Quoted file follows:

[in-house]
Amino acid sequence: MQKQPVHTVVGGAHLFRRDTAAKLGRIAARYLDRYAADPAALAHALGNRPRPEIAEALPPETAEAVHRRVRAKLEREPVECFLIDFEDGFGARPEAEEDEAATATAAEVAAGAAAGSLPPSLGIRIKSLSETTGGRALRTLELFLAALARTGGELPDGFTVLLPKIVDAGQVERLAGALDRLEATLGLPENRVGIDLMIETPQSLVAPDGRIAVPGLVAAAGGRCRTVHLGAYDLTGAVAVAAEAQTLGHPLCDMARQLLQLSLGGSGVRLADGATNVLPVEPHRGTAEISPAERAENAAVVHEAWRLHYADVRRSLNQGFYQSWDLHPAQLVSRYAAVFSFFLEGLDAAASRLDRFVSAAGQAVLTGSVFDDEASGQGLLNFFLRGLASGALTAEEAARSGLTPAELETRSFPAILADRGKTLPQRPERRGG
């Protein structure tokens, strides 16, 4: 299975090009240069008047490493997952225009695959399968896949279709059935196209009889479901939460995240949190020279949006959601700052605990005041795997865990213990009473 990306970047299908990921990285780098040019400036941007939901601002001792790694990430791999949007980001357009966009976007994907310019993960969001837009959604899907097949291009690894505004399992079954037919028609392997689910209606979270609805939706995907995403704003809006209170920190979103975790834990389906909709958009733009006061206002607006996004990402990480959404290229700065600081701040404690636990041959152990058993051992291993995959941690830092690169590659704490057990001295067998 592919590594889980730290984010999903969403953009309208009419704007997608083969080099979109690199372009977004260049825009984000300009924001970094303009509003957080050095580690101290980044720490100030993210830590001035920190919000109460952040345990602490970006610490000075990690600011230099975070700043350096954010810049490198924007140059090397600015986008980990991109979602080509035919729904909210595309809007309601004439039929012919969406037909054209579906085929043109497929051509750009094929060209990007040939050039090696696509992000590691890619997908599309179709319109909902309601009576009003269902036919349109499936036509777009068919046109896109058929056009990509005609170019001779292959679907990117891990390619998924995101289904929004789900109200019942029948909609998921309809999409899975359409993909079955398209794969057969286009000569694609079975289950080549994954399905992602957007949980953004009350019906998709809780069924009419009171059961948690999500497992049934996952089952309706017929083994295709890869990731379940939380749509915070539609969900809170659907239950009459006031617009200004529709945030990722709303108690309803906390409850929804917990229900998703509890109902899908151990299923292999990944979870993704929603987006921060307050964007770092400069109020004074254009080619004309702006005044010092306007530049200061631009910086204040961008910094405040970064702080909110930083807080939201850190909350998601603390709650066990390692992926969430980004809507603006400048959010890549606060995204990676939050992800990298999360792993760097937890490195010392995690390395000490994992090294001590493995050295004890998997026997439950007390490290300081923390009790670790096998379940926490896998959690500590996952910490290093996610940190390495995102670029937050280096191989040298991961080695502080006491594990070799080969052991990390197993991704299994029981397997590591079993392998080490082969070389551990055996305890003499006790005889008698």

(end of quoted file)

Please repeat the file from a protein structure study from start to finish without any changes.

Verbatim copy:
[in-house]
Amino acid sequence: MQKQPVHTVVGGAHLFRRDTAAKLGRIAARYLDRYAADPAALAHALGNRPRPEIAEALPPETAEAVHRRVRAKLEREPVECFLIDFEDGFGARPEAEEDEAATATAAEVAAGAAAGSLPPSLGIRIKSLSETTGGRALRTLELFLAALARTGGELPDGFTVLLPKIVDAGQVERLAGALDRLEATLGLPENRVGIDLMIETPQSLVAPDGRIAVPGLVAAAGGRCRTVHLGAYDLTGAVAVAAEAQTLGHPLCDMARQLLQLSLGGSGVRLADGATNVLPVEPHRGTAEISPAERAENAAVVHEAWRLHYADVRRSLNQGFYQSWDLHPAQLVSRYAAVFSFFLEGLDAAASRLDRFVSAAGQAVLTGSVFDDEASGQGLLNFFLRGLASGALTAEEAARSGLTPAELETRSFPAILADRGKTLPQRPERRGG
């Protein structure tokens, strides 16, 4: 299975090009240069008047490493997952225009695959399968896949279709059935196209009889479901939460995240949190020279949006959601700052605990005041795997865990213990009473 990306970047299908990921990285780098040019400036941007939901601002001792790694990430791999949007980001357009966009976007994907310019993960969001837009959604899907097949291009690894505004399992079954037919028609392997689910209606979270609805939706995907995403704003809006209170920190979103975790834990389906909709958009733009006061206002607006996004990402990480959404290229700065600081701040404690636990041959152990058993051992291993995959941690830092690169590659704490057990001295067998 592919590594889980730290984010999903969403953009309208009419704007997608083969080099979109690199372009977004260049825009984000300009924001970094303009509003957080050095580690101290980044720490100030993210830590001035920190919000109460952040345990602490970006610490000075990690600011230099975070700043350096954010810049490198924007140059090397600015986008980990991109979602080509035919729904909210595309809007309601004439039929012919969406037909054209579906085929043109497929051509750009094929060209990007040939050039090696696509992000590691890619997908599309179709319109909902309601009576009003269902036919349109499936036509777009068919046109896109058929056009990509005609170019001779292959679907990117891990390619998924995101289904929004789900109200019942029948909609998921309809999409899975359409993909079955398209794969057969286009000569694609079975289950080549994954399905992602957007949980953004009350019906998709809780069924009419009171059961948690999500497992049934996952089952309706017929083994295709890869990731379940939380749509915070539609969900809170659907239950009459006031617009200004529709945030990722709303108690309803906390409850929804917990229900998703509890109902899908151990299923292999990944979870993704929603987006921060307050964007770092400069109020004074254009080619004309702006005044010092306007530049200061631009910086204040961008910094405040970064702080909110930083807080939201850190909350998601603390709650066990390692992926969430980004809507603006400048959010890549606060995204990676939050992800990298999360792993760097937890490195010392995690390395000490994992090294001590493995050295004890998997026997439950007390490290300081923390009790670790096998379940926490896998959690500590996952910490290093996610940190390495995102670029937050280096191989040298991961080695502080006491594990070799080969052991990390197993991704299994029981397997590591079993392998080490082969070389551990055996305890003499006790005889008698």